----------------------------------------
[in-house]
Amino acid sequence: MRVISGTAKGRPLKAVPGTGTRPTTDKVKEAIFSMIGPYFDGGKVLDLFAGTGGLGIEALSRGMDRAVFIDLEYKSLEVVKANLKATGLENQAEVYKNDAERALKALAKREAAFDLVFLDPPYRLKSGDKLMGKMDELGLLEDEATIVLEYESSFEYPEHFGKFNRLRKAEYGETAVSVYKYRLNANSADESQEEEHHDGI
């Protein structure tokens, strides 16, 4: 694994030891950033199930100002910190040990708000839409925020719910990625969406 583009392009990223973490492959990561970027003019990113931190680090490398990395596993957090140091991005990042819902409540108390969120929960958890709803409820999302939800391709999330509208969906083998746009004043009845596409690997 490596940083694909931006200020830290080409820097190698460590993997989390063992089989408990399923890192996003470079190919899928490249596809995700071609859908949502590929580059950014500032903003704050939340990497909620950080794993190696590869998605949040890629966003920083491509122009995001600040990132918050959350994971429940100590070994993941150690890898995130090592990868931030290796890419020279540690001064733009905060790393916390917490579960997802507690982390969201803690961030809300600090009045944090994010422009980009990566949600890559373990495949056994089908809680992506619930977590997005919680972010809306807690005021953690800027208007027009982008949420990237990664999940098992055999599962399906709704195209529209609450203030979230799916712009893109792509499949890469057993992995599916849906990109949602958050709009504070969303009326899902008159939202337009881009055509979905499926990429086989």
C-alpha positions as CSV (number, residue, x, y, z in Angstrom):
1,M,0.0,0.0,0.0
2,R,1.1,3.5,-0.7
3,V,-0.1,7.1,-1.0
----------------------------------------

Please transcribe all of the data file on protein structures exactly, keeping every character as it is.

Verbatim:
[in-house]
Amino acid sequence: MRVISGTAKGRPLKAVPGTGTRPTTDKVKEAIFSMIGPYFDGGKVLDLFAGTGGLGIEALSRGMDRAVFIDLEYKSLEVVKANLKATGLENQAEVYKNDAERALKALAKREAAFDLVFLDPPYRLKSGDKLMGKMDELGLLEDEATIVLEYESSFEYPEHFGKFNRLRKAEYGETAVSVYKYRLNANSADESQEEEHHDGI
């Protein structure tokens, strides 16, 4: 694994030891950033199930100002910190040990708000839409925020719910990625969406 583009392009990223973490492959990561970027003019990113931190680090490398990395596993957090140091991005990042819902409540108390969120929960958890709803409820999302939800391709999330509208969906083998746009004043009845596409690997 490596940083694909931006200020830290080409820097190698460590993997989390063992089989408990399923890192996003470079190919899928490249596809995700071609859908949502590929580059950014500032903003704050939340990497909620950080794993190696590869998605949040890629966003920083491509122009995001600040990132918050959350994971429940100590070994993941150690890898995130090592990868931030290796890419020279540690001064733009905060790393916390917490579960997802507690982390969201803690961030809300600090009045944090994010422009980009990566949600890559373990495949056994089908809680992506619930977590997005919680972010809306807690005021953690800027208007027009982008949420990237990664999940098992055999599962399906709704195209529209609450203030979230799916712009893109792509499949890469057993992995599916849906990109949602958050709009504070969303009326899902008159939202337009881009055509979905499926990429086989």
C-alpha positions as CSV (number, residue, x, y, z in Angstrom):
1,M,0.0,0.0,0.0
2,R,1.1,3.5,-0.7
3,V,-0.1,7.1,-1.0